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dc.contributor.authorZhang, Dongyu
dc.contributor.authorLin, Hongfei
dc.contributor.authorPerrett, David I.
dc.date.accessioned2020-02-04T12:30:07Z
dc.date.available2020-02-04T12:30:07Z
dc.date.issued2020-03-02
dc.identifier.citationZhang , D , Lin , H & Perrett , D I 2020 , ' Apparent emotional expression explains the effects of head posture on perceived trustworthiness and dominance, but a measure of facial width does not ' , Perception , vol. Online First . https://doi.org/10.1177/0301006620909286en
dc.identifier.issn0301-0066
dc.identifier.otherPURE: 266097325
dc.identifier.otherPURE UUID: 2426f06e-4d75-4830-b6da-253d3ebf2c0a
dc.identifier.otherORCID: /0000-0002-6025-0939/work/70233883
dc.identifier.otherScopus: 85081619237
dc.identifier.otherWOS: 000517869800001
dc.identifier.urihttp://hdl.handle.net/10023/19405
dc.descriptionThis research was supported by grants from the National Natural Science Foundation of China (No. 61602079; No.61632011) and the Humanity and Social Science Youth Foundation of Ministry of Education of China (No. 16YJCZH141).en
dc.description.abstractInterpreting the personality and the disposition of people is important for social interaction. Both emotional expression and facial width are known to affect personality perception. Moreover, both the apparent emotional expression and the apparent width-to-height ratio of the face change with head tilt. We investigated how head tilt affects judgements of trustworthiness and dominance and whether such trait judgements reflect apparent emotion or facial width. Sixty-seven participants rated the dominance, emotion, and trustworthiness of 24 faces posing with different head tilts while maintaining eye gaze at the camera. Both the 30° up and 20° down head postures were perceived as less trustworthy and more dominant (less submissive) than the head-level posture. Change in perceived trustworthiness and submissiveness with head tilt correlated with change in apparent emotional positivity but not change in facial width. Hence, our analysis suggests that apparent emotional expression provides a better explanation of perceived trustworthiness and dominance compared with cues to facial structure.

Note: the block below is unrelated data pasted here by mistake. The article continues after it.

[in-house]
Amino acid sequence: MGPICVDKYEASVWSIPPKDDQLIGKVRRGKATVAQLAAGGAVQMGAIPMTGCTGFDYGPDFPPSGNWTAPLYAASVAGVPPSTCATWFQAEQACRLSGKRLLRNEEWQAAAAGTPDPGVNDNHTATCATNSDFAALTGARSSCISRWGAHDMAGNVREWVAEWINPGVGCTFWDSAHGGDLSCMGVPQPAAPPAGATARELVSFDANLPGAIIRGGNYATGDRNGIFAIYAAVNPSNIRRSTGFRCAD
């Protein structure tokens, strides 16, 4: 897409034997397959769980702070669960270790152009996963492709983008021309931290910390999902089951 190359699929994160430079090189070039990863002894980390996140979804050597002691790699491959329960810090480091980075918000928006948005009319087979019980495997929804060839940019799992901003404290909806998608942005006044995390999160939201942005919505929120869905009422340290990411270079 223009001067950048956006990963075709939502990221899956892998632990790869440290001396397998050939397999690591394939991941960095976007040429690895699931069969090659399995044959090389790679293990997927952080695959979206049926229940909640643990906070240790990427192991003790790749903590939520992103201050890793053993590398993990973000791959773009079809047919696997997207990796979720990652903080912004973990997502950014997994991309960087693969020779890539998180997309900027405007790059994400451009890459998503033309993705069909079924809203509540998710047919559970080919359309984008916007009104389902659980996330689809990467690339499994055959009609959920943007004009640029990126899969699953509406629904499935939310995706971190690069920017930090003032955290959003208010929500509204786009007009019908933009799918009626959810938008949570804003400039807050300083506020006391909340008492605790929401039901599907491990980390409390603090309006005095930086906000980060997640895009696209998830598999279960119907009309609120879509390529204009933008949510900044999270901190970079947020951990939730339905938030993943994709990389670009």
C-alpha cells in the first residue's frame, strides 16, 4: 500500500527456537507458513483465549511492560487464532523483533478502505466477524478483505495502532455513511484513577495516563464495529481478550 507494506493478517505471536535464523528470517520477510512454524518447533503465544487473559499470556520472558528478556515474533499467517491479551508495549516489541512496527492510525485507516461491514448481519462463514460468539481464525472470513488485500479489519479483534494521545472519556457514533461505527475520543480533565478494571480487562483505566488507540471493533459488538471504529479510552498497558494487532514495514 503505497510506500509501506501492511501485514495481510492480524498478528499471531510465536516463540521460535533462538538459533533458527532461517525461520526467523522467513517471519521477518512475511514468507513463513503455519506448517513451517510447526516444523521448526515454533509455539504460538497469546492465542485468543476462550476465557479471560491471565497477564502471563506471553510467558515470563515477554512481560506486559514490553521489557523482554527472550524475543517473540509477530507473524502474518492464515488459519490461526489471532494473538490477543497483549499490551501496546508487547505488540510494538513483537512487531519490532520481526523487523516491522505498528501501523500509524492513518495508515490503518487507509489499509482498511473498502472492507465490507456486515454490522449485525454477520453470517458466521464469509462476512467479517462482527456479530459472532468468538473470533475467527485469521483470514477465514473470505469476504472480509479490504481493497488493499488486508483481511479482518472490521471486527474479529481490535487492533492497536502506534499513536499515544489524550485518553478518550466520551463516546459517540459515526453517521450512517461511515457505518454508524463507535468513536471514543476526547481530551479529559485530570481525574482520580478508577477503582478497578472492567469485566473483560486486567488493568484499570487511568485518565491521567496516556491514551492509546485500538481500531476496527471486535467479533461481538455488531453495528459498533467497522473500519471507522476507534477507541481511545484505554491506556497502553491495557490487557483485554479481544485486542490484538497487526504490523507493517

dc.language.isoeng
dc.relation.ispartofPerceptionen
dc.rightsCopyright © The Author(s) 2020. This work has been made available online in accordance with publisher policies or with permission. Permission for further reuse of this content should be sought from the publisher or the rights holder. This is the author created accepted manuscript following peer review and may differ slightly from the final published version. The final published version of this work is available at https://doi.org/10.1177/0301006620909286en
dc.subjectHead postureen
dc.subjectTrustworthinessen
dc.subjectDominanceen
dc.subjectEmotional expressionen
dc.subjectFacial width-to-height ratioen
dc.subjectBF Psychologyen
dc.subjectDASen
dc.subject.lccBFen
dc.titleApparent emotional expression explains the effects of head posture on perceived trustworthiness and dominance, but a measure of facial width does noten
dc.typeJournal articleen
dc.description.versionPostprinten
dc.contributor.institutionUniversity of St Andrews.Institute of Behavioural and Neural Sciencesen
dc.contributor.institutionUniversity of St Andrews.Centre for Social Learning & Cognitive Evolutionen
dc.contributor.institutionUniversity of St Andrews.School of Psychology and Neuroscienceen
dc.identifier.doihttps://doi.org/10.1177/0301006620909286
dc.description.statusPeer revieweden


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